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Self-assembled monolayers (SAMs) formed using N-heterocyclic carbenes (NHCs) have recently emerged as thermally and chemically ultrastable alternatives to those formed from thiols. The rich chemistry and strong σ-donating ability of NHCs offer unique prospects for applications in nanoelectronics, sensing, and electrochemistry. Although stable in SAMs, free carbenes are notoriously reactive, making their electronic characterization challenging. Here we report the first investigation of electron transport across single NHC-bound molecules using the scanning tunneling microscope-based break junction (STM-BJ) technique. We develop a series of air-stable metal NHC complexes that can be electrochemically reduced in situ to form NHC-electrode contacts, enabling reliable single-molecule conductance measurements of NHCs under ambient conditions. Using this approach, we show that the conductance of an NHC depends on the identity of the single metal atom to which it is coordinated in the junction. Our observations are supported by density functional theory (DFT) calculations, which also firmly establish the contributions of the NHC linker to the junction transport characteristics. Our work demonstrates a powerful method to probe electron transfer across NHC-electrode interfaces; more generally, it opens the door to the exploitation of surface-bound NHCs in constructing novel, functionalized electrodes and/or nanoelectronic devices.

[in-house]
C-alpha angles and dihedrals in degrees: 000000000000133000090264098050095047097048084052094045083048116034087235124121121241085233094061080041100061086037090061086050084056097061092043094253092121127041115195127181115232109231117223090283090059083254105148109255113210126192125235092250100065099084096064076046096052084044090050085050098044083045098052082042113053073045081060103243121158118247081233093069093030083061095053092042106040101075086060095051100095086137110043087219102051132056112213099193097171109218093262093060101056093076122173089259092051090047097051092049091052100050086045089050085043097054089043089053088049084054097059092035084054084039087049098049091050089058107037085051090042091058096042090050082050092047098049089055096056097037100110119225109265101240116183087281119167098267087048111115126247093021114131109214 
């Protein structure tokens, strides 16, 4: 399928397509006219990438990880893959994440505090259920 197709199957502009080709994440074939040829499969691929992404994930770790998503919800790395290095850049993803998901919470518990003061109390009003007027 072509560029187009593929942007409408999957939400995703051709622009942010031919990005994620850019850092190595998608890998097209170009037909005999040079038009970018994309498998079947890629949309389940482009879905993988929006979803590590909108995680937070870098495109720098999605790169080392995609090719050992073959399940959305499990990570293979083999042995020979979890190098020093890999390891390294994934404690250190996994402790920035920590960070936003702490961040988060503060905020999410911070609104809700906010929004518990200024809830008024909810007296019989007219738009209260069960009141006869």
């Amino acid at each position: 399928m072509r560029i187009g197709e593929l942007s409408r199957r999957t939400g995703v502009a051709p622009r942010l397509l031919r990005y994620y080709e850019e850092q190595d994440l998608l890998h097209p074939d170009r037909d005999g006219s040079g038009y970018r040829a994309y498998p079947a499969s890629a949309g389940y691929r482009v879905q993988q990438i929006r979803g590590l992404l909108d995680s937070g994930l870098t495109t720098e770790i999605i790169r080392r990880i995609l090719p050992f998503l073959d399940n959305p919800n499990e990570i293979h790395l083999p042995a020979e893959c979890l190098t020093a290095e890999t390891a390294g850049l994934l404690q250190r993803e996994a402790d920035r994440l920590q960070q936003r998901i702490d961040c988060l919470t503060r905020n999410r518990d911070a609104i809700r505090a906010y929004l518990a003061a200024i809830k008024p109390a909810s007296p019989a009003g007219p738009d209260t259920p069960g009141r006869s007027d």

Doud, E. A., Inkpen, M. S., Lovat, G., Montes, E., Paley, D. W., Steigerwald, M. L., … Roy, X. (2018). In Situ Formation of N-Heterocyclic Carbene-Bound Single-Molecule Junctions. Journal of the American Chemical Society, 140(28), 8944–8949. https://doi.org/10.1021/jacs.8b05184